In a room, five adults standing in a line one behind another, all facing the left of view. They are dancing, copying the movements of the person in front with their right arm raised above their heads.

Ise City, British Council

About the Ise City Residency programme 

In October 2019, Ise City in Mie Prefecture and the British Council invited seven artists from the UK to participate in the Ise City Residency programme. During their two-week stay, the artists visited Ise Jingu and other famous sites to deepen their understanding of Ise's deep-rooted history and nature.

More than three years later, in January 2023, Matthew Rosier, Nicole Vivien Watson, and Jane and Louise Wilson revisited Ise to create new works. The three groups, who have garnered attention in Japan and abroad, gained inspiration from their interactions with the local people.

In February 2023, we spoke with Nicole Vivien Watson, about her experience in Ise and its influence on her work.

About Nicole Vivien Watson

Nicole Vivien Watson is the director and founder of Surface Area Dance Theatre. She uses creative projects to communicate ideas through multiple platforms. She works in collaboration with communities with and without hearing impairments in the UK, Japan, Greece, and North America. She has a deep knowledge of Japan, and in 2021 she earned a master's degree from the School of Oriental and African Studies (SOAS) University of London for her research on East Asian Buddhism and Shogun Iconography.

Being inspired by Ise and its influence on new work 

How did the 2019 visit to Ise affect you?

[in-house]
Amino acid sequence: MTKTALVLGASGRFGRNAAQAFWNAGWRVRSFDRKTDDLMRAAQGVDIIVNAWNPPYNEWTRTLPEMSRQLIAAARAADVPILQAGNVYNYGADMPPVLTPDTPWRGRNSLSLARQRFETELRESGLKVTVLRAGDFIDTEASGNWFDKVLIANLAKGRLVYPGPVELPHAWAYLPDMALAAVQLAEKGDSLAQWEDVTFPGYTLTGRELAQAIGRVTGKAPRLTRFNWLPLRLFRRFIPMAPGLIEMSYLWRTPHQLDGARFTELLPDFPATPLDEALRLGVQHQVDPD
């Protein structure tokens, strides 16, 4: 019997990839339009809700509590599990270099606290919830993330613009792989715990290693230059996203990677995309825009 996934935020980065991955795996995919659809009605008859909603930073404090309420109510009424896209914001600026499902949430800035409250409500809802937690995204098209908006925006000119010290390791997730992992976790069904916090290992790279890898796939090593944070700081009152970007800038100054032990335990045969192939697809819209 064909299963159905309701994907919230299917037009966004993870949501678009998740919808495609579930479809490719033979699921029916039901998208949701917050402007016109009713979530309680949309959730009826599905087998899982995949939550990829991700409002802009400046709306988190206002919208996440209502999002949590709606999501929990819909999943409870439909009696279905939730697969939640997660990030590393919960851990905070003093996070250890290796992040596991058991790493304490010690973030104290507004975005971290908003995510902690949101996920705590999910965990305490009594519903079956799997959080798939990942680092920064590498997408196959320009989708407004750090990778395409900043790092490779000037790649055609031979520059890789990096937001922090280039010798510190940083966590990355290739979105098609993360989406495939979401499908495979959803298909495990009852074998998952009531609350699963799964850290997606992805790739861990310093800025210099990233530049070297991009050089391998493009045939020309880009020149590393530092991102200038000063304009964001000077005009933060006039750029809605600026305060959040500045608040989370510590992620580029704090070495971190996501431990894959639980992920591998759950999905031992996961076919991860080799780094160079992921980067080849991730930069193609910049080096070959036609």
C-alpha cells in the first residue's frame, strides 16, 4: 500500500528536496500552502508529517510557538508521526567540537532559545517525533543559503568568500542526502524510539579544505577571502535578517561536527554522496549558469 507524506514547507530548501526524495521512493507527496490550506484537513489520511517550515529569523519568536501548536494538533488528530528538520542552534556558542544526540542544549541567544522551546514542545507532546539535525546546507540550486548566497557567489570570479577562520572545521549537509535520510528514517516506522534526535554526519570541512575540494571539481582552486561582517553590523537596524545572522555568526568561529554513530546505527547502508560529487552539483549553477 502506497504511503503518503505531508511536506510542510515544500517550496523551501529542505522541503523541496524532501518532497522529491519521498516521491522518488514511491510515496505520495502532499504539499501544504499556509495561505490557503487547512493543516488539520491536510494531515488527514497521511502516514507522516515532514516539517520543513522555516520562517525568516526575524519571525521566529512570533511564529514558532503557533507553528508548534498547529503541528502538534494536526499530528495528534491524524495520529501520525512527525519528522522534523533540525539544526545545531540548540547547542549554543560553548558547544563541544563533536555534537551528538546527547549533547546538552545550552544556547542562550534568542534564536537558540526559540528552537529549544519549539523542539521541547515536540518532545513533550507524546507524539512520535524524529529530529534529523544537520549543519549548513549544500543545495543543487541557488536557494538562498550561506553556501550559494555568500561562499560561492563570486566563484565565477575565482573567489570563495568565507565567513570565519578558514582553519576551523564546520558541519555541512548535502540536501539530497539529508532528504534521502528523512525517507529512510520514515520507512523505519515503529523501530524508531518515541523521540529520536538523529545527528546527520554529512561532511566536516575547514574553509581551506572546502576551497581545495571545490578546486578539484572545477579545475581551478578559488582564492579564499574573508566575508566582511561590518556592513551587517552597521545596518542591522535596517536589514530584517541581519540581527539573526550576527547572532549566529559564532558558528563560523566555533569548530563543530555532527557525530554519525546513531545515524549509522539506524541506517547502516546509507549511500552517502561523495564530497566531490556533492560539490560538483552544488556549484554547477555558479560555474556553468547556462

The visit introduced me to the Ise Ondo Folk Dance Society (Houkakuren) and the Mie Prefecture’s Deaf community. There I learned the Ise Ondo folk dances, and that experience had a great influence on my subsequent choreography. Echoes of the dances are found in the choreography I arranged during my 2020-21 residency at the Barbican Centre in London.

What were your impressions of Ise after returning three years later?

My second visit to Ise was both a new and familiar experience. I collaborated with Tom White, an accomplished sound artist, to conduct research that included elements I hadn’t considered during the 2019 visit. I was able to sit in the sounds of Ise’s extraordinary natural environment.

Please tell us about your new work.

During my stay, I held workshops with people with hearing impairments using "SubPac", a wearable device that allows the body to feel sound. The film and music are composed not only from that workshop, but also from interviews, the soundscapes of Ise, and inspiration from the Ise Ondo folk dances. The title of the work is ‘Shore, Sea, and Land – Lines’. Key concepts include the feeling of sound, Deaf culture, the natural world, heritage, new technology meets ancient culture, and accessibility.

About ‘Shore, Sea, and Land – Lines’ 

Read more about ‘Shore, Sea, and Land – Lines’and enjoy the film online from our dedicated webpageas well as the artist’s website.

See also

External links